Internet Shakespeare Editions


Original Practices Henry the Fourth, Part 2 Hailed as Valiant First Effort for Colorado Shakespeare

by Jim Volz. Written on 2014-08-17. Published in Reviews from the ISE Chronicle.

For the production Henry IV, Part II (2014, Colorado Shakespeare Festival, USA)

As part of an experiment in working with original practices, the 57th season of Colorado Shakespeare Festival included a Henry IV, Part II conclusion to the company始s fully staged Henry IV, Part I for three Sunday performances. This unique CSF staging included only five days of rehearsal, a prompter, many key actors with just a “cue script” in hand, universal lighting, a hodge-podge of modern dress and period costumes, and a generally collective direction of the piece by the acting company.

Producing Artistic Director Timothy Orr welcomed audiences and explained a bit about original Elizabethan theatre staging practices, how original practices have been interpreted by various companies in recent years, and the adventure that Colorado Shakespeare embarked on for this production.

Fortunately, for many company members, the production most likely benefitted significantly from the casting, character development, rehearsal period and ensemble work that was put into Henry IV, Part I, and Michael Winters once again led the way on stage as an amiable, boastful, poignantly pathetic Sir John Falstaff. The story of King Henry IV始s maladies and death, the odd misunderstanding with his son, Hal, Prince John始s questionable integrity and Falstaff始s eventual humiliation is sobering drama under the best of circumstances and the CSF company manages to make sense of the piece—but it was a long process. A number of actors seemed to struggle (borrowing from Peter Quince) with “cues and all.” The result was a much longer than the promised fast and light pacing keeping to “the two hours始 traffic of our stage.”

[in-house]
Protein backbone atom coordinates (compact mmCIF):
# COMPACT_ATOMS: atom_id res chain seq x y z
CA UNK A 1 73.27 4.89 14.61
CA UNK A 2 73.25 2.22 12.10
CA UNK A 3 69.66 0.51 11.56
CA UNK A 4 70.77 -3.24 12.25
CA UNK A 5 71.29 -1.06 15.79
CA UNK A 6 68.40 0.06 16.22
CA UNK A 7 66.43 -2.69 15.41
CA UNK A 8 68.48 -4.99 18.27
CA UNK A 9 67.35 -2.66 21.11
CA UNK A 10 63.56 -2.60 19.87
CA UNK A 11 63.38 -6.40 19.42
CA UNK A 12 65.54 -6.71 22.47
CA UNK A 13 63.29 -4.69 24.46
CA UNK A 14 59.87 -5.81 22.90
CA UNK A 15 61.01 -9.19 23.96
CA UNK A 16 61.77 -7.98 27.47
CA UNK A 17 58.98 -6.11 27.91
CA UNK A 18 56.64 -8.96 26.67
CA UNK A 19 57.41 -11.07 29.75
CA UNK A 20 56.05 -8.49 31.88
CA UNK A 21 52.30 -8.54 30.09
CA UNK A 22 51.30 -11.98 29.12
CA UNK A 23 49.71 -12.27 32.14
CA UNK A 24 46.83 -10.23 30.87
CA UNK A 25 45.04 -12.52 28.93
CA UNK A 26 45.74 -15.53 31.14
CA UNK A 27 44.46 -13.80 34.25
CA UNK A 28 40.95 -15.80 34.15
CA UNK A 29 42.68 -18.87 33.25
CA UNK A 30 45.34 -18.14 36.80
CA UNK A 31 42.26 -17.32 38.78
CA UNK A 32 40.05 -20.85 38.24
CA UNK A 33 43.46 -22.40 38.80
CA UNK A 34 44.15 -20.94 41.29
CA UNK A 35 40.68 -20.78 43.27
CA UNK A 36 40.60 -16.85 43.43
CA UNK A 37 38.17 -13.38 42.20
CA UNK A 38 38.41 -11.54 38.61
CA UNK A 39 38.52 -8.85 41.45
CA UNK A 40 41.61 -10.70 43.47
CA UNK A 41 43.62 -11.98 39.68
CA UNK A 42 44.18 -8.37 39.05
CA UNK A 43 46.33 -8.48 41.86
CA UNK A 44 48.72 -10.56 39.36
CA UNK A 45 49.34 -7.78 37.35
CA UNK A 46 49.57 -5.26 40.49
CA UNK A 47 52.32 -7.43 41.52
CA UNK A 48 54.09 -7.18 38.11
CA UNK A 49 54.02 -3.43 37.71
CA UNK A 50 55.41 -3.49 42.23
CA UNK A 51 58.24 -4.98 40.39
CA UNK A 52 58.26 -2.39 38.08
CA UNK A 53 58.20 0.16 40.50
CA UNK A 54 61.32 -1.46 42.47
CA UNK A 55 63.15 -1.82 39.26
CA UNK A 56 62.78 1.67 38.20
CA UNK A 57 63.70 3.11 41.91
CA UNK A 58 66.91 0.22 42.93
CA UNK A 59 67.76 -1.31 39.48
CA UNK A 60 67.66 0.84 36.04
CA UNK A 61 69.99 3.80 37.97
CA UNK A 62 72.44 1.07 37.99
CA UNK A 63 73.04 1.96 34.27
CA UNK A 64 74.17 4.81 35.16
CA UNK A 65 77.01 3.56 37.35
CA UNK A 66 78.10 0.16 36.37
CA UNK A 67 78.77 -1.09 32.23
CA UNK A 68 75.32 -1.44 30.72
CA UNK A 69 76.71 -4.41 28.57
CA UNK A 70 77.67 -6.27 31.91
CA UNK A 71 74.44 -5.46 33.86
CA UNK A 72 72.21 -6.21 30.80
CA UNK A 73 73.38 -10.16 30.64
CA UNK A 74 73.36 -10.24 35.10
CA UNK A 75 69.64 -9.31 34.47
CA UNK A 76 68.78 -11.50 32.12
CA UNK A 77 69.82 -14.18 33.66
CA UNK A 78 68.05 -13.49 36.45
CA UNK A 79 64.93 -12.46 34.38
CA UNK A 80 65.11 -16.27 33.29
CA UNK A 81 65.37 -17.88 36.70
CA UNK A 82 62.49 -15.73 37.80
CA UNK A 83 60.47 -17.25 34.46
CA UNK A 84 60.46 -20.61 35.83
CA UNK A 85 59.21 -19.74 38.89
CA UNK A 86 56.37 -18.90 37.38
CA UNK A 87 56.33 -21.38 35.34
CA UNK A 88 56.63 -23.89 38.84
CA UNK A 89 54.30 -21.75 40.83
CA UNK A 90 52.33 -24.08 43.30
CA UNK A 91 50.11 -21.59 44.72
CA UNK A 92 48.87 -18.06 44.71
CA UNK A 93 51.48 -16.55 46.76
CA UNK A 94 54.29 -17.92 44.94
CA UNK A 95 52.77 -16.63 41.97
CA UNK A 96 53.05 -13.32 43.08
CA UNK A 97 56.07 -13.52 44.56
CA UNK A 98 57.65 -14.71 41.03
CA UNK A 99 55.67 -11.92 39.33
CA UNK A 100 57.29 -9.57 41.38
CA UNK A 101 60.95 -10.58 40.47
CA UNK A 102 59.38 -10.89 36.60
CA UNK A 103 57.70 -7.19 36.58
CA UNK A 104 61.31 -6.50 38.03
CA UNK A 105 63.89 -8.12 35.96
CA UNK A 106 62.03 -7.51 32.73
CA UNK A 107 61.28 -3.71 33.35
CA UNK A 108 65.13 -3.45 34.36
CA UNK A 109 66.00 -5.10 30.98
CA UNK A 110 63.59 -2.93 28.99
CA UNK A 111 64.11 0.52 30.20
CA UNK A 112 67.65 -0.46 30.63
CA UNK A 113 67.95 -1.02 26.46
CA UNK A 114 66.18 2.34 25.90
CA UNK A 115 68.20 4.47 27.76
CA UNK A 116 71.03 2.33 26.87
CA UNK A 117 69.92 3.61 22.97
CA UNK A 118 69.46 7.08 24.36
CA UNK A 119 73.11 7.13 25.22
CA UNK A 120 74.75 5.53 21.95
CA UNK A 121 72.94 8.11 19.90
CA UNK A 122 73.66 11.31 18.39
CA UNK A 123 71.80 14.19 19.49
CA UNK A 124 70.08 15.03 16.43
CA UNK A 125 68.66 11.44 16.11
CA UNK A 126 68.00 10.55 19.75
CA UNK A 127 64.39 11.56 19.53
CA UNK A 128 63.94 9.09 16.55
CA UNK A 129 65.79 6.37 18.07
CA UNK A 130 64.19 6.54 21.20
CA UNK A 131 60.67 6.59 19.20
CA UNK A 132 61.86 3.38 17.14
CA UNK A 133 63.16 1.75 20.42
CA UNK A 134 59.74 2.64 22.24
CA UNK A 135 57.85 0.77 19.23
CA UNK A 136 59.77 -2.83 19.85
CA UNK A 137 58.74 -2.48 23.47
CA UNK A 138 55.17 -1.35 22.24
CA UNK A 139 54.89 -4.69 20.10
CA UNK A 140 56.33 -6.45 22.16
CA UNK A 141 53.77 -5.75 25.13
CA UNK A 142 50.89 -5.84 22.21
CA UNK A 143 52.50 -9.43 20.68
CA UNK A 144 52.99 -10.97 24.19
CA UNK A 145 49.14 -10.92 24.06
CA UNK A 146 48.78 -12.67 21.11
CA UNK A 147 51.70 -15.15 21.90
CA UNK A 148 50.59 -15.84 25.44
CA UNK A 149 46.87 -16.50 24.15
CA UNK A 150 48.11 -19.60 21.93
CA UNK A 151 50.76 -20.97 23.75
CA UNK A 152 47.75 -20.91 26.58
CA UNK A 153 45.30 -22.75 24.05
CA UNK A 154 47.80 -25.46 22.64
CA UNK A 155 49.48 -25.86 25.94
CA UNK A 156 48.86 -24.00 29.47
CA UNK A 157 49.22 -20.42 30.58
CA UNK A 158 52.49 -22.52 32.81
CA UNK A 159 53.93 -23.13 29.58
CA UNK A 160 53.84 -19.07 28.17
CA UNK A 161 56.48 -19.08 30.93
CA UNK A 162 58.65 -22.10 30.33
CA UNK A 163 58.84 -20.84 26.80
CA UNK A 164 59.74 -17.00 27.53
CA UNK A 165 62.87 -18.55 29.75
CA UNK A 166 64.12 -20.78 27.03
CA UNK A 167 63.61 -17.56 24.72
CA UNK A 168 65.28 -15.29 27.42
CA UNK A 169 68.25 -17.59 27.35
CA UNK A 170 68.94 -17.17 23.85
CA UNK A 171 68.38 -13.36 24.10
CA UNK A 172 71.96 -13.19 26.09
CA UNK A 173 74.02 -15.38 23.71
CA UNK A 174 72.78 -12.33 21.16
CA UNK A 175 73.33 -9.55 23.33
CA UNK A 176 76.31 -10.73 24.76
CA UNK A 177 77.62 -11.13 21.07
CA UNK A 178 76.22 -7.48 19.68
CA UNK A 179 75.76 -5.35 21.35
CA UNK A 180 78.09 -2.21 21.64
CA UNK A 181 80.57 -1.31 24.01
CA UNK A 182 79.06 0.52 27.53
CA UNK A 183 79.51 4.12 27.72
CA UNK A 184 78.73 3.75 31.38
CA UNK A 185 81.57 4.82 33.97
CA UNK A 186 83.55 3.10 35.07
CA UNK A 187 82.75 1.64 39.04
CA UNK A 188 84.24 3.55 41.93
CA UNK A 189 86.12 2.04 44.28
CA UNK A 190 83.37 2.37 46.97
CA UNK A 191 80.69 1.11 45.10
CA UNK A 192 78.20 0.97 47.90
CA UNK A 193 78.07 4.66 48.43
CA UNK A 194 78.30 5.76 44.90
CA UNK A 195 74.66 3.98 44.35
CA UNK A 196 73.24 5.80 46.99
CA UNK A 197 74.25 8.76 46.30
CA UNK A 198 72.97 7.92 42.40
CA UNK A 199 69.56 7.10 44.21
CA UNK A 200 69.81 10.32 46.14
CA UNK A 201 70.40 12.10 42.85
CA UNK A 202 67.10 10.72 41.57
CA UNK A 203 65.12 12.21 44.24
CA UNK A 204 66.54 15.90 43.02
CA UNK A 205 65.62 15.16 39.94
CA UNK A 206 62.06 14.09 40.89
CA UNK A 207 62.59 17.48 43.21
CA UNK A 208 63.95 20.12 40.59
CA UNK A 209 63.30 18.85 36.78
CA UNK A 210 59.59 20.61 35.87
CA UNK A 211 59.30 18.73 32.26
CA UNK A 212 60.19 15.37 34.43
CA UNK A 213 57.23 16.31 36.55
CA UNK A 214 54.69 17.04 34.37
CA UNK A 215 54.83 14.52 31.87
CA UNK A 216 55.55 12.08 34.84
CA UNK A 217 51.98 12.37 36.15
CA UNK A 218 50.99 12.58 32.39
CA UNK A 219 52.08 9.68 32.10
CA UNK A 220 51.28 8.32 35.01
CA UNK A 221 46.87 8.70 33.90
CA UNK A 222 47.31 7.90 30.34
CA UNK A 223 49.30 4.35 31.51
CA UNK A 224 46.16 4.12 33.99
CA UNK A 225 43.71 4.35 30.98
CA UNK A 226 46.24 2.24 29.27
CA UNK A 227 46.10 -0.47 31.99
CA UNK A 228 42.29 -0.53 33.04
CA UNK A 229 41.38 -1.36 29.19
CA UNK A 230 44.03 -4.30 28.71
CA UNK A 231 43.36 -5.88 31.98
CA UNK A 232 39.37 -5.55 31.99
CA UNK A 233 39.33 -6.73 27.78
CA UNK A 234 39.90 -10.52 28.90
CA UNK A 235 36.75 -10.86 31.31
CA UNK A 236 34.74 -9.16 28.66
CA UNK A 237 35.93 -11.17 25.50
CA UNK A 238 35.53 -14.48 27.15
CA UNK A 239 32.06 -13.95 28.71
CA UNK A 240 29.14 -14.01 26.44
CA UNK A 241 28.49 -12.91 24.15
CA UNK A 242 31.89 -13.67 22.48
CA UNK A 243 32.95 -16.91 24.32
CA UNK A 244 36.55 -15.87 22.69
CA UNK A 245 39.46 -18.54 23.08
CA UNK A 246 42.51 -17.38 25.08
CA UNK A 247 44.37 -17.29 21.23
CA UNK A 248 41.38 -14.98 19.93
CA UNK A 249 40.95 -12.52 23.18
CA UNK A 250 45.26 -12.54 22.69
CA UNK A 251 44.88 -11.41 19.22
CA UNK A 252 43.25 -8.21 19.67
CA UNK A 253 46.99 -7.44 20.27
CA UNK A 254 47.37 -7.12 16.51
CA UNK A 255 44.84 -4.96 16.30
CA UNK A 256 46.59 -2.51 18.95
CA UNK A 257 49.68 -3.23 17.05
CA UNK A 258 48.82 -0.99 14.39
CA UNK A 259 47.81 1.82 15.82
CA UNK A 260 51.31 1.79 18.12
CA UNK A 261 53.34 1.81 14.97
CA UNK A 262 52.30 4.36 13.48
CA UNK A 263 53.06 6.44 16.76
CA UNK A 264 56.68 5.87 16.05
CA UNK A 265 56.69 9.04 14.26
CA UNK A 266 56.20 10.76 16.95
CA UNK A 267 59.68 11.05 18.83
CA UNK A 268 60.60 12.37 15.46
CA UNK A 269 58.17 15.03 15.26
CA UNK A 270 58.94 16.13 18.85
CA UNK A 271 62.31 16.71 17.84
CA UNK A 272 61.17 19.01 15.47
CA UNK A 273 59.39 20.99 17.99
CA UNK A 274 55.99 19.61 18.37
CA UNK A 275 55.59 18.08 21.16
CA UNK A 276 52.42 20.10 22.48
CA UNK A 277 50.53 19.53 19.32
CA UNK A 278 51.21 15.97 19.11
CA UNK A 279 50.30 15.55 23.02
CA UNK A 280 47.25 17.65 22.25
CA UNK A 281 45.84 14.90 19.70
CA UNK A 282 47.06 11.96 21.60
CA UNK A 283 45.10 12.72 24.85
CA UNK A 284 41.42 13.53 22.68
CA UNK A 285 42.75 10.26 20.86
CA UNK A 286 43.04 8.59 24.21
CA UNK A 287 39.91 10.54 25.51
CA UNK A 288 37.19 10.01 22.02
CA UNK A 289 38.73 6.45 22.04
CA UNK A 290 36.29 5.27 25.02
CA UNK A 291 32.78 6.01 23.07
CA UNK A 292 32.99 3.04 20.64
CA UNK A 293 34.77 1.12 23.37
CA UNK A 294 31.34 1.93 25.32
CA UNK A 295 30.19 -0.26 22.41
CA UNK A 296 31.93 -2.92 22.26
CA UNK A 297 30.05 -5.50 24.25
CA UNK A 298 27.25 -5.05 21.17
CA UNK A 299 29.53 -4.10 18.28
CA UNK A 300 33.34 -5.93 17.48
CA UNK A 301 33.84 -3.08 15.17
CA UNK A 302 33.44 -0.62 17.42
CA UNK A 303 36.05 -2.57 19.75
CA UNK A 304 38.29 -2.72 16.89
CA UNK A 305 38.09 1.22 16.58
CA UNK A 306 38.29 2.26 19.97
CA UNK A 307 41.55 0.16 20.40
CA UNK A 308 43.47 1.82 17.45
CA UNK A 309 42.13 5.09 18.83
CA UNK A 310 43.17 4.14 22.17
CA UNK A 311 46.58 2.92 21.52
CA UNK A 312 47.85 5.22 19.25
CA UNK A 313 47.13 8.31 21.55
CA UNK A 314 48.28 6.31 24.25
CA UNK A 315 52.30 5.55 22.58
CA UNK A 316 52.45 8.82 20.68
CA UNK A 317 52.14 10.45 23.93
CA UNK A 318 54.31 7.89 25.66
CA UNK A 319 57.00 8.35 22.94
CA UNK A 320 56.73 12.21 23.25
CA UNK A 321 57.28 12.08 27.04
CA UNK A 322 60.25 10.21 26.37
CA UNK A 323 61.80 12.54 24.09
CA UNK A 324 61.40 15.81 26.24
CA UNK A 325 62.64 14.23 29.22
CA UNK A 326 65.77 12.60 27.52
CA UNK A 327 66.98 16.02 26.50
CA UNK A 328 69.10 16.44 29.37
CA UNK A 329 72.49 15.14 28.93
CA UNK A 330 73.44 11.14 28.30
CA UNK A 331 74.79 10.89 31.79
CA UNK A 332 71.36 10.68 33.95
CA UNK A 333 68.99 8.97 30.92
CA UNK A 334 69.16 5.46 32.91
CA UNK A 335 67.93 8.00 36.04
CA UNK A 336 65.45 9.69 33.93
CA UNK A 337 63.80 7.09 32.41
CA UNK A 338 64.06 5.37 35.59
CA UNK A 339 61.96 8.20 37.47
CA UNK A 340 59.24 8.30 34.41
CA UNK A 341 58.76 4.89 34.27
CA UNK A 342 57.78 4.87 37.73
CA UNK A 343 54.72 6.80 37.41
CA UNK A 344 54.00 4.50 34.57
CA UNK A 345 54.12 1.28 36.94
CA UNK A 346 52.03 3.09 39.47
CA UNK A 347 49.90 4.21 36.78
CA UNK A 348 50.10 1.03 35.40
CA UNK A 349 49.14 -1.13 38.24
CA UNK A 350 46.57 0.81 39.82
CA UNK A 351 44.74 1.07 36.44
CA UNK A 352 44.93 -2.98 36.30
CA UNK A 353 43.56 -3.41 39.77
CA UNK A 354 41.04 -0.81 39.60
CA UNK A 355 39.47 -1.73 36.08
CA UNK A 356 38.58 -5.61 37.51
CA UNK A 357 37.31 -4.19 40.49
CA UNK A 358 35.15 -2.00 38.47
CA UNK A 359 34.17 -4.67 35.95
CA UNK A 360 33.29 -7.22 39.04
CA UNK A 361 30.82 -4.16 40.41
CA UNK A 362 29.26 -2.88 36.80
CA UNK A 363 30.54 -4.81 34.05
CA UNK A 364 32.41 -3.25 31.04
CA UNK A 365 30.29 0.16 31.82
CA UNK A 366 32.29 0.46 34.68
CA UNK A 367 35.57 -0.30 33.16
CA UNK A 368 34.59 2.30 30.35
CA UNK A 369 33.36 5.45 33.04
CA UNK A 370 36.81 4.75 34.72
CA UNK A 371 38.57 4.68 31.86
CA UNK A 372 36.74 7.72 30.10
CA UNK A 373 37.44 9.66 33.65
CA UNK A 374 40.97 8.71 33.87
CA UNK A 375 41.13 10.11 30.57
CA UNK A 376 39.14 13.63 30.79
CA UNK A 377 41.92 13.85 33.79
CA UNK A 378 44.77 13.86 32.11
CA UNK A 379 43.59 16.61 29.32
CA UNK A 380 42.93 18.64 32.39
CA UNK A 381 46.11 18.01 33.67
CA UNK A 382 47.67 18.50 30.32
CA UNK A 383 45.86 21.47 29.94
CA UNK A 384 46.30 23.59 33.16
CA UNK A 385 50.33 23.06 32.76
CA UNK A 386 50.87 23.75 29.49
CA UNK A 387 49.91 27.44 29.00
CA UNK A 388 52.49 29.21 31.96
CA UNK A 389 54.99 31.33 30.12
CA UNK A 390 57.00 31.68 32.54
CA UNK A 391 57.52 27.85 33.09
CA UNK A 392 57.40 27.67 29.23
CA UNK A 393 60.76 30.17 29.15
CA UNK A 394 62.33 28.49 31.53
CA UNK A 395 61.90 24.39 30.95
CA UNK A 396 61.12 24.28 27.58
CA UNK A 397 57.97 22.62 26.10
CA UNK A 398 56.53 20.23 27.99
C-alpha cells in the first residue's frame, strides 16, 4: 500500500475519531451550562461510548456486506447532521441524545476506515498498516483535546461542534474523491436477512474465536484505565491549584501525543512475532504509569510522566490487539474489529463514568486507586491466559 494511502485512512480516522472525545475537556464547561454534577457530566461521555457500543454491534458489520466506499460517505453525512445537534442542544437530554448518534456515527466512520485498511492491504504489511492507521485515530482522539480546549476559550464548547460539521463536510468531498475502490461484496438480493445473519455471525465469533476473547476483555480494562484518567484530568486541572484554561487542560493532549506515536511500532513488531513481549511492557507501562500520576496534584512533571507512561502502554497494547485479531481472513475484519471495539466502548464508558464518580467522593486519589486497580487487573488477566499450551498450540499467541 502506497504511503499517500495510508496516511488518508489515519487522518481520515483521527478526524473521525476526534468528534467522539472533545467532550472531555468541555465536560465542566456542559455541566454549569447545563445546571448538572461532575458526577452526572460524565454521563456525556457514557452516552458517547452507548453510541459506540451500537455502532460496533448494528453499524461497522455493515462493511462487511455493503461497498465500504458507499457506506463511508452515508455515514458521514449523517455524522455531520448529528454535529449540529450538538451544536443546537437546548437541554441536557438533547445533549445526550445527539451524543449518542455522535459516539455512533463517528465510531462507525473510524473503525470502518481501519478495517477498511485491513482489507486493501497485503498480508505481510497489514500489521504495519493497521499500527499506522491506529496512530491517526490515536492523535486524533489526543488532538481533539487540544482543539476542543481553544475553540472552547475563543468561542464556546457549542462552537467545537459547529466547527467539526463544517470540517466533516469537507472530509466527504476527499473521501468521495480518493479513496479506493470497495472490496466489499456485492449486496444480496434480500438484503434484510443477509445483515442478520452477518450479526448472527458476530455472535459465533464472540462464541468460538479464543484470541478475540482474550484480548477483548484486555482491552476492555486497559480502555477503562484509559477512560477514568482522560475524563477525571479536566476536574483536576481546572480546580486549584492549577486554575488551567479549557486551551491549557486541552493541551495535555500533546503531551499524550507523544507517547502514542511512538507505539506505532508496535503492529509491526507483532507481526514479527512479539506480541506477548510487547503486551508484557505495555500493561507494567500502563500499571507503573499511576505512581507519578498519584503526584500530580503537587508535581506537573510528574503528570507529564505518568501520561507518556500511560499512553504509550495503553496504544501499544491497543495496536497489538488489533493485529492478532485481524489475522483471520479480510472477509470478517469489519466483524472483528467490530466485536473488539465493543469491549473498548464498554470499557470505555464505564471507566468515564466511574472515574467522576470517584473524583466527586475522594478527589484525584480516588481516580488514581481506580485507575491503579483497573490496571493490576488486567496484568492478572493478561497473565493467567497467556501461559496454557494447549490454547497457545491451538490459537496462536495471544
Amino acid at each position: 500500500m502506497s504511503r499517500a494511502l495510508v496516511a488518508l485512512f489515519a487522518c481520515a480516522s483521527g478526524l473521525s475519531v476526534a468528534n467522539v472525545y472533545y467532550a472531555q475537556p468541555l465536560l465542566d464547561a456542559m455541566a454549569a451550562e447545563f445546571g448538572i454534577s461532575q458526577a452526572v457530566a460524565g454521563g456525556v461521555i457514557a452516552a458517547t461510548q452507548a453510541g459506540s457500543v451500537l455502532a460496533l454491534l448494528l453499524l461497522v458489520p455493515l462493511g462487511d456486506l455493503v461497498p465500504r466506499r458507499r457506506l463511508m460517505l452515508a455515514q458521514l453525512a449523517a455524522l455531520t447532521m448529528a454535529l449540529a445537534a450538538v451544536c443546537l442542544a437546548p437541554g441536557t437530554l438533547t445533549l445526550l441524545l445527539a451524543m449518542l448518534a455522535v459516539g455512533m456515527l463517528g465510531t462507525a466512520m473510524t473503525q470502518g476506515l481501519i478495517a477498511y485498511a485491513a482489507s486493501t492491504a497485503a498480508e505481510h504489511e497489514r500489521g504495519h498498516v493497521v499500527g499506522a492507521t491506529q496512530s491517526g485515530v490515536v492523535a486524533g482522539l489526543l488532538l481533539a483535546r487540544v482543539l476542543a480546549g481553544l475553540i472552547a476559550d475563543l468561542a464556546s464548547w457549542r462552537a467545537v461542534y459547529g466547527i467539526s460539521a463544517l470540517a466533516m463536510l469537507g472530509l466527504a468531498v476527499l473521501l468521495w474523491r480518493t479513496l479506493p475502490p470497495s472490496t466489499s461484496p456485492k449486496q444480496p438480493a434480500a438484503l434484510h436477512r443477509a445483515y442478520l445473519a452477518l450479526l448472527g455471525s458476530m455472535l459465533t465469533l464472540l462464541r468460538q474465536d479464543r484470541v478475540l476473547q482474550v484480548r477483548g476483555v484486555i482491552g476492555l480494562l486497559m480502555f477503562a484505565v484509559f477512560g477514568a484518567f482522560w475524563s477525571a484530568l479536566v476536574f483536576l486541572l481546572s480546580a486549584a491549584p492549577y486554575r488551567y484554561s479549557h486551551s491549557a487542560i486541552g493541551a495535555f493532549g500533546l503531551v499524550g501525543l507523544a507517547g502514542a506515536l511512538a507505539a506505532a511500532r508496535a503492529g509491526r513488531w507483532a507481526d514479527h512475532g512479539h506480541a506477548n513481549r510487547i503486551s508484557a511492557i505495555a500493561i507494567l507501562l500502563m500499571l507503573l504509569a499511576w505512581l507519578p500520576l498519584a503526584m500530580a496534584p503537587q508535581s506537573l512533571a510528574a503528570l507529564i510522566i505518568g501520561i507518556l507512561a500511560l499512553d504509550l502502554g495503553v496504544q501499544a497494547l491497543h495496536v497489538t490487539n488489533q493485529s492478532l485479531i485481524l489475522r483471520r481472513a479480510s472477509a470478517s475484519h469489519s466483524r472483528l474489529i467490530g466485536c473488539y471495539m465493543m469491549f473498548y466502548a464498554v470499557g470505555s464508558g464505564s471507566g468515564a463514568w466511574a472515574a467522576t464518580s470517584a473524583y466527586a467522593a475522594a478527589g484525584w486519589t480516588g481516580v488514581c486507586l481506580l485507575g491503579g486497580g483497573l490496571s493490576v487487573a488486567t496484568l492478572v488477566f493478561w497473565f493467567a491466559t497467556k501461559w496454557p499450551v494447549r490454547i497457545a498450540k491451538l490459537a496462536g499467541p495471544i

Still, kudos to a fine company of actors and congratulations to an artistic and production team for risking public performances under experimental conditions. Although the results of the “final product” were mixed, many actors rose to the challenge and the production was no doubt an interesting artistic experiment for the company and an educational journey for the audience.

Jim Volz, Editor, Shakespeare Theatre Association始s quarto
 Professor, Theatre, California State University, Fullerton

[Dr. Jim Volz is a member of the American Theatre Critics Association, former CEO/Managing Director of the Alabama Shakespeare Festival, and the author of seven books, including HOW TO RUN A THEATRE (Methuen Drama/2011), WORKING IN AMERICAN THEATRE (Methuen Drama/2011), and SHAKESPEARE NEVER SLEPT HERE. He has produced over 100 professional productions, consulted for over 100 theatres and professional arts groups, and written over 100 articles for publication in newspapers, magazines, books and journals. He may be reached at]]